This study showed that nine (13.63%) infants had bleeding diathesis including thrombocytopenia, factor VII and X deficiencies, and an infant had venous malformation. In the series of Armstrong-Wells et al.[9] including 20 cases of PHS (19 intracerebral hemorrhage [ICH] and one subarachnoid hemorrhage), etiologies included thrombocytopenia (n = 4) and cavernous malformation (n = 1); 15 (75%) were idiopathic. In another series, hemostatic abnormalities were noted in 38% infants with PHS.[10] Causes of PHS in our infants were similar to those of literature.

In our study, all infants had one or more risk factors for PHS; prematurity, cesarean section, perinatal asphyxia, neonatal sepsis, and respiratory distress syndrome were the most common risk factors for PHS. Bruno et al.[10] noted that major risk factors in infants with PHS included CHD (26%) and fetal distress (21%). In a series including 86 infants with PHS, idiopathic PHS was independently associated with lower maternal age, primiparity, prior spontaneous abortion, difficult fetal transition, and small for gestational age.[8] Hong and Lee[11] noted traumatic delivery in 20 (47.6%), and perinatal asphyxia in 21 (50.0%) patients after reviewing of 42 neonates with ICH. Armstrong-Wells et al.[9] noted that multivariate predictors of PHS included fetal distress and postmaturity. Lu et al.[12] reported that lower gestational age, low birth weight, asphyxia resuscitation, and maternal chorioamnionitis were independent risk factors for IVH in preterm infants born at 34 weeks of gestation or less following preterm premature rupture of membranes. Risk factors diagnosed in our cases were mostly compatible with the literature. In our study, CHD was present in one-quarter of the cohort. However, none of the infants with CHD underwent cardiac surgery and had cerebral sinovenous thrombosis. Claessens et al.[13] noted that all neonates with critical CHD are exposed to the cardiopulmonary bypass circuit in early life, and this in itself might be a risk factor for the development of cerebral sinovenous thrombosis.

The symptoms on admission were respiratory insufficiency, convulsion, feeding intolerance, hypotonia/hypertonia, and mucosal bleeding in our study. Common presentations in PHS included seizure, apnea, and poor feeding or vomiting.[10] In a series including 86 infants with PHS, most presented in the first week of life with seizures and encephalopathy.[8] Cases were presented with encephalopathy (100%) and seizures (65%) in 20 cases of PHS.[10] In the series of Hong and Lee,[11] seizure or seizure-like activity was the most common presenting symptom (40.5%), with apnea seen in another seven infants (16.7%). Brouwer et al.[14] reviewed 53 term infants with ICH with parenchymal involvement. Seizures were the most common presenting symptom (71.7%), another 10 (18.9%) infants presented with apneic seizures, and five infants had no clinical signs but were admitted to neonatal intensive care unit because of perinatal asphyxia (n = 2), respiratory distress (n = 2), and development of posthemorrhagic ventricular dilatation (n = 1).[14] Main clinical findings were seizures, abnormalities of muscular tone (hypotonia/hypertonia), and disturbed level of alertness in another series with perinatal stroke.[3] Contrary to the literature, three infants were presented with mucosal bleeding in our series.

Our study showed that PHS was much more common in preterm infants than term infants (22 versus 44). Primiparity and mucosal bleeding were more common in term infants than preterm infants (P < 0.05); however, respiratory insufficiency, neonatal sepsis, perinatal asphyxia, and respiratory distress syndrome were found more common in preterm infants than term infants (P < 0.05). Bruno et al.[10] reviewed 42 term and late preterm neonates with hemorrhagic stroke (median gestational age was 39.7 weeks; interquartile range 38–40.7 weeks); however, they did not compare findings of term and late preterm neonates. Lee et al.[15] compared 10 infants with perinatal arterial ischemic stroke and 20 infants (six were late preterm) with PHS, but term and late preterm infants with PHS were not compared. This is the first cohort study about comparison of preterm and term infants with PHS. The difference between the preterm and term infants regarding the perinatal complications is well known. However, why primiparity and mucosal bleeding were more in term infants? We could not explain the reason for these important findings.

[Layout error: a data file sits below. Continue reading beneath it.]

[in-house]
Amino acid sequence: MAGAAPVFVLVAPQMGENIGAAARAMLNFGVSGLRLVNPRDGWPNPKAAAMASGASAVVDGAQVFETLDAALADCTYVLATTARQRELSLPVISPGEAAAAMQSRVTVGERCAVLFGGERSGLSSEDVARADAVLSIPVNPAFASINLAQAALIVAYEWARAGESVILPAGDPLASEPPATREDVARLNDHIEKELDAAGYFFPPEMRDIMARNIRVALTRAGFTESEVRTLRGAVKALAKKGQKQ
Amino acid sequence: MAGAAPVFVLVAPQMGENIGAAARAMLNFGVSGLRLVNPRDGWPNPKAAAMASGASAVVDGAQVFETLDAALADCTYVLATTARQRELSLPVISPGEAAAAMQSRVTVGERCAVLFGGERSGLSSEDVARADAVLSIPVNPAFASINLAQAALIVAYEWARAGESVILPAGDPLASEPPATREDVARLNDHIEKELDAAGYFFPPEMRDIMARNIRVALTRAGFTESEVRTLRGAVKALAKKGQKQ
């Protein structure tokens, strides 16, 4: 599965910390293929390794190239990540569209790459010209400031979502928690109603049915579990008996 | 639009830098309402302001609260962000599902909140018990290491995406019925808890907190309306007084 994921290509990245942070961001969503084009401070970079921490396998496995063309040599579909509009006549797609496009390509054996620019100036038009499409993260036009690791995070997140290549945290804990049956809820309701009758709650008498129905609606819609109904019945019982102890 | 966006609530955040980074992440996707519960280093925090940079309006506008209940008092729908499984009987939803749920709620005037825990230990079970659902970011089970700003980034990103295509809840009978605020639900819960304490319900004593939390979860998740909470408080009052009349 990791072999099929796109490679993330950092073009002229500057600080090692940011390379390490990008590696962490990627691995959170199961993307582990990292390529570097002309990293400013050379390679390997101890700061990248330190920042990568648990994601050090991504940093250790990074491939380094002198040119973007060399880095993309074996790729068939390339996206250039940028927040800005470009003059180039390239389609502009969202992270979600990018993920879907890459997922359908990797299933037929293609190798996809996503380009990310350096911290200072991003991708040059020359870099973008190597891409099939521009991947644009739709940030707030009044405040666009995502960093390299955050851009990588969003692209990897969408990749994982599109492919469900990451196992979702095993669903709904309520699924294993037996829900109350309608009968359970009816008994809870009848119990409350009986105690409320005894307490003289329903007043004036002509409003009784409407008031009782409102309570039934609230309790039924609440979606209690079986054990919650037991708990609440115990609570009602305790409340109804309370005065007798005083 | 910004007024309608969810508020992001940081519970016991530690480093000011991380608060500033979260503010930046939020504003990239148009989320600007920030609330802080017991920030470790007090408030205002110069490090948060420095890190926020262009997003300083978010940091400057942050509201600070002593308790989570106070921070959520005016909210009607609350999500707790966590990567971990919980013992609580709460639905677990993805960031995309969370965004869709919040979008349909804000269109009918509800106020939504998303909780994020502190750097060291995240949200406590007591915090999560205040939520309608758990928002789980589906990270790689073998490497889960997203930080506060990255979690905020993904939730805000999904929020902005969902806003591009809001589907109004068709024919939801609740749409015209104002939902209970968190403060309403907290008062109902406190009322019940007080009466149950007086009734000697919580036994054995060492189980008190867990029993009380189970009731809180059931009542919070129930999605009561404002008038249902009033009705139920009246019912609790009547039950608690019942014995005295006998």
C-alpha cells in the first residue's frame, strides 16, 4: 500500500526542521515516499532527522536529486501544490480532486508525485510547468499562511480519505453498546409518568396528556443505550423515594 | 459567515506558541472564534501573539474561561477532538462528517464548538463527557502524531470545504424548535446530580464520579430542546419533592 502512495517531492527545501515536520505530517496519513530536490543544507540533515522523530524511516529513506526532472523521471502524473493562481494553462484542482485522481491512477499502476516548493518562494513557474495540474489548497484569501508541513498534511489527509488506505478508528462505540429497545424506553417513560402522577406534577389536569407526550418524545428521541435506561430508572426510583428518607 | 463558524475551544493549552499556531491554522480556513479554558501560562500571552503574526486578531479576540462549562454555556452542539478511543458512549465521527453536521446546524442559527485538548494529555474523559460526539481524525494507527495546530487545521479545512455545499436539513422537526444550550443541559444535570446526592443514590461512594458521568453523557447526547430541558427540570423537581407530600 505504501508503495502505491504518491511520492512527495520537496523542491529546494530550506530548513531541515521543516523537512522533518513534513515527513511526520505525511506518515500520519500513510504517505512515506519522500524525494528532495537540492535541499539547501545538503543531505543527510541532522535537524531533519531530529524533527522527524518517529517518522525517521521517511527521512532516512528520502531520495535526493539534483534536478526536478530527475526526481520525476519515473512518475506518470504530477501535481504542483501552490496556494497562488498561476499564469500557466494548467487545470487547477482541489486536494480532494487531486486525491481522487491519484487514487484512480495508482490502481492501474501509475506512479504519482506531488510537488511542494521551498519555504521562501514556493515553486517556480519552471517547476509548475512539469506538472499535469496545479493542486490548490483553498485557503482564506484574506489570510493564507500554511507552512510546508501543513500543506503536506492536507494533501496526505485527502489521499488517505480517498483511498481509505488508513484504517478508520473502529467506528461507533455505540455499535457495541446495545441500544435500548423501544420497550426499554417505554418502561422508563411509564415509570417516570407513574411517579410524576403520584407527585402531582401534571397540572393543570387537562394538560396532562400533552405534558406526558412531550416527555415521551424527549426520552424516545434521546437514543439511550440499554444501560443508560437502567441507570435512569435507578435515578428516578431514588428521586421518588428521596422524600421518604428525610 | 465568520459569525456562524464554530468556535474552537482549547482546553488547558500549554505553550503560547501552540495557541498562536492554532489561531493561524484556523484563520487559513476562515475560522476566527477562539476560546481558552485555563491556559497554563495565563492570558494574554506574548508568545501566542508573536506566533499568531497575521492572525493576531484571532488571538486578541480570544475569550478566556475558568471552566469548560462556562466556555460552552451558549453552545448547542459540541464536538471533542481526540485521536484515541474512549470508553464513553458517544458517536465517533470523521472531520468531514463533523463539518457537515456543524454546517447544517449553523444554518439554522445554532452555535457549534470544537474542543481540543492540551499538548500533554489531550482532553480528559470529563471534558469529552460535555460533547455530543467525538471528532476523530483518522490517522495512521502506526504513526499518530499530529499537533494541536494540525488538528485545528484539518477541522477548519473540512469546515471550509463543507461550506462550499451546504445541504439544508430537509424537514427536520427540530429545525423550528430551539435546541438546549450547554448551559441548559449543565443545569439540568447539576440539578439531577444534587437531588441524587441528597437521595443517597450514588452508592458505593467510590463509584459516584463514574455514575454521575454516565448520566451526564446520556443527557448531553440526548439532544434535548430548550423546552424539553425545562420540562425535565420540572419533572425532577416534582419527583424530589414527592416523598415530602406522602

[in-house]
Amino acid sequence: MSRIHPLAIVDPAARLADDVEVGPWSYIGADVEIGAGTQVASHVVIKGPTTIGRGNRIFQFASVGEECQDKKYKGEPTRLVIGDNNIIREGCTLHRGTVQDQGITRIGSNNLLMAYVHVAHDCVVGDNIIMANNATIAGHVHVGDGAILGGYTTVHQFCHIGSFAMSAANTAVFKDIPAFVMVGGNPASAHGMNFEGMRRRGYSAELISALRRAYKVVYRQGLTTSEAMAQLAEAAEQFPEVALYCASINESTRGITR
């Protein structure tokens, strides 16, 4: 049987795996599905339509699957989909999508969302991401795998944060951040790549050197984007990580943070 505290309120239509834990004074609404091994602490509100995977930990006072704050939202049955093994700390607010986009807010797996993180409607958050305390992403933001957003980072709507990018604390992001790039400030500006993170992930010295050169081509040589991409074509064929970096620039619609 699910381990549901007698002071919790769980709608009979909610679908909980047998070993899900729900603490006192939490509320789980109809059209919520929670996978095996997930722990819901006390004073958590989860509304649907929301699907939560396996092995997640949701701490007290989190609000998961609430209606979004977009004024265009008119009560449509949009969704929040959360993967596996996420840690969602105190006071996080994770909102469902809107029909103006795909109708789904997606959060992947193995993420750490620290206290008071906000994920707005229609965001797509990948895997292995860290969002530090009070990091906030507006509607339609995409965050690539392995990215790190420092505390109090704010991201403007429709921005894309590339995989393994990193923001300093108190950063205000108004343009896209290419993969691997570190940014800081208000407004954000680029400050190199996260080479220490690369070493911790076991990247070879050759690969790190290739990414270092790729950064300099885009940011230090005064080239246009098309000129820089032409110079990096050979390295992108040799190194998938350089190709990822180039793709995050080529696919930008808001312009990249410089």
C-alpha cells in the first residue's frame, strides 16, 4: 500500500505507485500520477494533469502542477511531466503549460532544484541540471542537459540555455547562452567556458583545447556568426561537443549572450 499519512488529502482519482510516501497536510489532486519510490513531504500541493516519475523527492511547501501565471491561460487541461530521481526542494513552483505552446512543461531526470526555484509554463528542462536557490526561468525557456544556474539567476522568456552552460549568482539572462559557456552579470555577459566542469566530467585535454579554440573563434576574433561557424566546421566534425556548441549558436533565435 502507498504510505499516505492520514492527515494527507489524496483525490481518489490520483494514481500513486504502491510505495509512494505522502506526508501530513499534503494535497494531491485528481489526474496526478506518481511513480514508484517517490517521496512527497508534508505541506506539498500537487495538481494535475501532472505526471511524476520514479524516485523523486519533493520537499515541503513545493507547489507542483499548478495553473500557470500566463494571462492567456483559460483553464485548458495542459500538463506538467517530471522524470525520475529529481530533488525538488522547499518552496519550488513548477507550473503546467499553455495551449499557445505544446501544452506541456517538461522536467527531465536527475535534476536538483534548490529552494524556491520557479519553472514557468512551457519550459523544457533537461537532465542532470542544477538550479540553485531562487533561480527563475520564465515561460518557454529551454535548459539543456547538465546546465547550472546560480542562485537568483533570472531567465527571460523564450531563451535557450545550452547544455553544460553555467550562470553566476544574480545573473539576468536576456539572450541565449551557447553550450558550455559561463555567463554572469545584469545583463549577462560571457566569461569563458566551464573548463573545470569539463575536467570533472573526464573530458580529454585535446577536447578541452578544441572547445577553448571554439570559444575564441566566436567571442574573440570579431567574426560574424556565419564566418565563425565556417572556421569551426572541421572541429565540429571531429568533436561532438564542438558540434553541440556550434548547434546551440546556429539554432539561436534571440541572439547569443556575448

In our series, brain parenchyma, germinal matrix, intraventricular, and choroid plexus hemorrhages were diagnosed in both preterm and term infants. GMH was noted in 32 (48.48%) and seven (10.60%) preterm and term infants, respectively. Multiple lobes involvement was more common in term infants than preterm infants (P < 0.05). Subdural hemorrhage, intraparenchymal hemorrhage, and subarachnoid hemorrhage are common in term infants[11]; however, GMH and IVH remain a common and clinically significant problem in preterm infants, particularly extremely preterm infants.[5] Nonetheless, GMH is also noted in term and late preterm infants with PHS.[10],[11],[16] In the series of Hong and Lee[11] including 42 full-term neonates with intracranial hemorrhage, a total of 16 infants had two or more types of hemorrhage. A single lobe was involved in eight of nine infants with intraparenchymal hemorrhage.[11] In another series, the involvement of a single lobe was seen in nine of 20 full-term infants with supratentorial ICH.[14] Sirgiovanni et al.[17] reviewed 36 infants (seven late preterm and 29 term infants) with ICH. They found that all infants with ICH had subdural hemorrhage. Isolated infratentorial subdural hemorrhage was noted in 16 infants (group 1). Both infratentorial and supratentorial subdural hemorrhage were noted in 16 infants (group 2). No additional MRI findings were observed in group 1. However, in group 2, a combination of subdural and subarachnoid hemorrhage was present in two infants, IVH in two infants, and mild white matter abnormalities in six babies. Subdural hemorrhage in both sites (infratentorial + supratentorial) with parenchymal involvement was present in four infants (group 3). The parenchymal involvement consisted of cerebellar hemorrhage in three out of four infants and frontal–parietal hemorrhage in one infant. However, no study has been found about comparison of neuroimaging findings in term and preterm infants with PHS in the literature. In our series, fewer lobe involvements in preterm infants may be related to the immaturity of brain development.